5,707cc DOHC V12 Engine
Electronic Sequential Multi-Port Injection
492bhp at 7,000rpm
5-Speed Manual Transaxle
4-Wheel Independent Suspension
4-Wheel Brembo Ventilated Disc Brakes
*Less than 18,000 kilometers from new
*One of only 200 VT Roadsters built
*The first All-Wheel Drive Lamborghini
*A supercar legend of the 1990s
THE LAMBORGHINI DIABLO
After 17 years in production, the legendary Countach was replaced by the Diablo, which on its arrival was the fastest, most advanced and most expensive Lamborghini ever built. First exhibited publicly at Monaco in January 1990, the Diablo improved on its illustrious predecessor in every way, setting a new benchmark in supercar design. It came as no surprise to learn that it had been styled by Marcello Gandini, the man responsible for the Lamborghini Miura and Countach, for the family resemblance was obvious.
Beneath the skin there was a steel spaceframe chassis, developed from the Countach's, but constructed of square-section rather than round tubing and incorporating 'crumple zones' at front and rear. The use of carbon fiber composite panels, first seen in the Countach Evoluzione model, was extended to the Diablo, which also featured revised suspension capable of accommodating the envisaged future developments of four-wheel drive and active suspension. Stretched to 5.7 liters for the Diablo, Lamborghini's 48-valve V12 engine gained fuel injection for the first time, producing its maximum of 492bhp at 7,000rpm. Of equal, if not greater significance, maximum torque went up to 428lb/ft, an improvement of 55% over the Countach. Catalytic converters were standard, enabling the reworked V12 to meet emissions requirements worldwide.
With more power and a lower drag coefficient than the Countach, the Diablo easily eclipsed its forebear, exceeding 200mph (322km/h) on test. More importantly, its acceleration and top speed figures were marginally better than those of the Ferrari F40. Although one of the world's most expensive cars, the Diablo was not a limited edition model like the latter but a series production car with a luxuriously appointed interior reflecting its designers' intention to produce a civilized Gran Turismo as suited to city streets and motorways as the racetrack. Four-wheel drive Diablo VT, with 'VT' standing for Viscous Traction, and Targa-style open roadster versions soon followed and then came the Diablo SE (Special Edition.) Only 150 examples of which were built to celebrate Lamborghini's 30 years as a car manufacturer.
THE MOTORCAR OFFERED
This Diablo VT Roadster left the Sant'Agata factory in July of 1997 in the classic color scheme of red over tan and delivered new to California. Remaining in California for the first four years of its life and accumulating a mere 500 miles a year, it would head to the East Coast in 2002, residing in New Jersey and Florida before going to the Midwest in September of 2008 with only 8,586 km on the odometer (all Diablos have odometers in kilometers, even US market cars such as this one).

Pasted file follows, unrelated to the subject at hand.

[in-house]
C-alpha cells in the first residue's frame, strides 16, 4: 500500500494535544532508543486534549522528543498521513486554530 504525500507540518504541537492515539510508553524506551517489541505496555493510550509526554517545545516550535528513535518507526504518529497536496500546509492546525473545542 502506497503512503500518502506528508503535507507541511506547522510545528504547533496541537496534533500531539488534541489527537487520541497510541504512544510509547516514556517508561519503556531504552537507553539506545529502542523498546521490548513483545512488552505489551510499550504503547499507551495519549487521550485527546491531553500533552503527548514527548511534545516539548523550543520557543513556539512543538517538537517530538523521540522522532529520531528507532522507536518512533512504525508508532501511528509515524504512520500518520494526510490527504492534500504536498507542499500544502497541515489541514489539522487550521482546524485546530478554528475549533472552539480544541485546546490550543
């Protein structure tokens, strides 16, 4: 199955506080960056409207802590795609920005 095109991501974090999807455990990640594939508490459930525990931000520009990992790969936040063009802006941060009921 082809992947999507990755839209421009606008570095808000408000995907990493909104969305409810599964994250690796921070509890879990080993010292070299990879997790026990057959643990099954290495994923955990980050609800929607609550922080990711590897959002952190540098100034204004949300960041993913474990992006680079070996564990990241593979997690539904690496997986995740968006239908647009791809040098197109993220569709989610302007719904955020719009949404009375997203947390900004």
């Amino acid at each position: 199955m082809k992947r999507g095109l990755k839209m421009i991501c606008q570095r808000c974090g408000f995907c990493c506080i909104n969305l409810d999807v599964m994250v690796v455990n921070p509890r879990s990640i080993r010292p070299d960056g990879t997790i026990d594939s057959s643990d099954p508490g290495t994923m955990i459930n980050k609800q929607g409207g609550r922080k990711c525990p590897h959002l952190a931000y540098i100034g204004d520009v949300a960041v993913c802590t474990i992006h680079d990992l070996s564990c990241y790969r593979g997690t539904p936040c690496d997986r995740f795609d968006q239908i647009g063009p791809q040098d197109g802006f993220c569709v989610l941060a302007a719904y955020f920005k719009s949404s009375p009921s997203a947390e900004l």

The vendor acquired this Lambo about 18 months ago with only 10,000 km showing—indicating just 900 km driven per year. The prior owner had kept the car carefully maintained next to his Testarossa, only driving it in sunny weather. Upon acquisition, the Diablo was refreshed with new tires, new battery, LED headlights, new speakers, new clutch rod and a mechanical check-up including replacing all the fluids. Once the work was completed, a bucket-list trip was undertaken driving the car from Greenwich, Connecticut down to South Florida. The trip was reported to be an absolute blast with nary a mechanical issue.
Since arriving in Florida, the car has received an additional $8,000 in service encompassing repairs to the vacuum system and hoses for the top release, cleaning and resealing the evaporator drain tube, airconditioning system service including vacuum and recharge of the system, suspension work, replacement of the horn button in the steering wheel, new headlight switch assembly along with a new right headlight motor, a pair of two new oxygen sensors, a reset to the ECU and air bag computer, and a major mechanical service—among other things.
Showing fewer than 18,000 original kilometers (11,200 miles) from new, this all-wheel drive monster of the 1990s is complete with its tool rolls and owner handbook. The subject car of innumerable posters that hung on the walls of thousands of teenage enthusiasts in the mid- to late-1990s, these Diablos are being rediscovered as one of the most exciting supercars of its era. And rest assured, despite being two decades old, it'll still turn heads where ever it goes!